We have done an amazing job, especially in recent years, coordinating ourselves and sharing freely with one another when their skills are needed. We are getting to know others in the movement, their gifts and abilities and which roles they are comfortable doing where and when. We also have to be honest when we are able to fill a role with others in their work. The difficulty is that within the movement, we often mistrust others when they show up to help or criticize rebels for being too bold; we chastise advocates for reinforcing systems and their processes or give organizers a hard time for not doing enough. This destructive criticism within the movement must stop.  As we all know, honesty is important, so if there are individuals who you feel are in positions to help and they aren’t, it is on the person who sees that to speak up or reach out. Constructive criticism isn’t lateral violence – it’s lateral love. None of us are mind readers, but we do all have gifts to contribute and at different times, different roles must take the lead. I see this in the teachings of the clan system as well as the rotational leadership within AYO. The village is learning and this is heavy work, so we have to be kind, take care of ourselves and one another.  The time is now for the level of cooperation we have seen previously to increase so we can achieve more – every moment we waste puts young lives at risk unnecessarily.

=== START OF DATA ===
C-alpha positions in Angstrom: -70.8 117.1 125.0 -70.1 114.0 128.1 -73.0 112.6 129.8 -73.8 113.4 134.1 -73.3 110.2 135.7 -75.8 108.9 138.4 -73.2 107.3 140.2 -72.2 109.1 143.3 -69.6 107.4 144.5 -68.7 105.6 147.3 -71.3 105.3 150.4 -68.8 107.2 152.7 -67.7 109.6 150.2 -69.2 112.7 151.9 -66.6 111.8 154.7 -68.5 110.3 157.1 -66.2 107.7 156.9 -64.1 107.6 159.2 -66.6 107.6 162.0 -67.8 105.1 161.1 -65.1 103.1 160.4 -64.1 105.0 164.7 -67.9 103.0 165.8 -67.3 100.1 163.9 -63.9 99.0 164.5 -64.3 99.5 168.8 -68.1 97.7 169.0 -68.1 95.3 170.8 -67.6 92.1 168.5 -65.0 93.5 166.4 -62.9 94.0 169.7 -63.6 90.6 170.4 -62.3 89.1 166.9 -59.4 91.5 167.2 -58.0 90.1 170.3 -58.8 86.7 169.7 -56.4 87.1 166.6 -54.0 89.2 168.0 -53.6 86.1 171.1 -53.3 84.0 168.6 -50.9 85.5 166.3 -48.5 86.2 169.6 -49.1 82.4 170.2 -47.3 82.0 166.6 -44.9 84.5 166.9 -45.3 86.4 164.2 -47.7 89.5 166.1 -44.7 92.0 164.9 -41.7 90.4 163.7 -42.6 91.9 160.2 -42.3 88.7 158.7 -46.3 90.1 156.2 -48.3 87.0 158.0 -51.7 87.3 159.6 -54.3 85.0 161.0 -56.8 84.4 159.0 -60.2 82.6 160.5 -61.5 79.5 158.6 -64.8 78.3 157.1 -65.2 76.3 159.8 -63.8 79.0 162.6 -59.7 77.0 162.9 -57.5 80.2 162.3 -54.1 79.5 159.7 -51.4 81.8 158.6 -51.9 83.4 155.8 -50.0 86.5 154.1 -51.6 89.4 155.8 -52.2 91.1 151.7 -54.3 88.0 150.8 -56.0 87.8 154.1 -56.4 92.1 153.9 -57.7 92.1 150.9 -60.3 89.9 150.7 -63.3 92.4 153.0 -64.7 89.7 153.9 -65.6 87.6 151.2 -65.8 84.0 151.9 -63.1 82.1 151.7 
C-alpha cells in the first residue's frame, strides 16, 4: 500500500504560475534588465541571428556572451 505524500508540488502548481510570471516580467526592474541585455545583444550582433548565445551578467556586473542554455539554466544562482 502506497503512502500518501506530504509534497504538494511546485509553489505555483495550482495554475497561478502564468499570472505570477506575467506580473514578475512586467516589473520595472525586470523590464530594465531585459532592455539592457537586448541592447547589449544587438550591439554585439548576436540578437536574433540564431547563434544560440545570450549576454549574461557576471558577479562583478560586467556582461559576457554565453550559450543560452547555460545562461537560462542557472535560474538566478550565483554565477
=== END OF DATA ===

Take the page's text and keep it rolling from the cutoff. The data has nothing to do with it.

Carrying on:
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2 thoughts on “Advocates, Organizers, Helpers & Rebels

  1. Medicine Wheel Woman says:

    It’s interesting to see this idea described here in words, in black and white. Watching my own family follow this method and having looked far and wide for something similar without being able to put language or a concrete idea to what I know in the deepest part of my heart, connected to the Creator. There is however, another connection is in the centre of a medicine wheel, which is what you created there, is a connection with Creation. The role in the centre is that of nurturing. It can be argued that nurturing is part of every role, but in my observations of group dynamics, there is always one person that puts a hold on the job their they are doing to be the nurturer. It’s not always the same person but when the need for nurturing arises at different times, and it always does, the group dynamics always allows for someone to become the nurturer and someone else step into the void left behind. It’s amazing what passionate people, working together can instinctively know what is needed with little to no training or direction.
    Wela’lin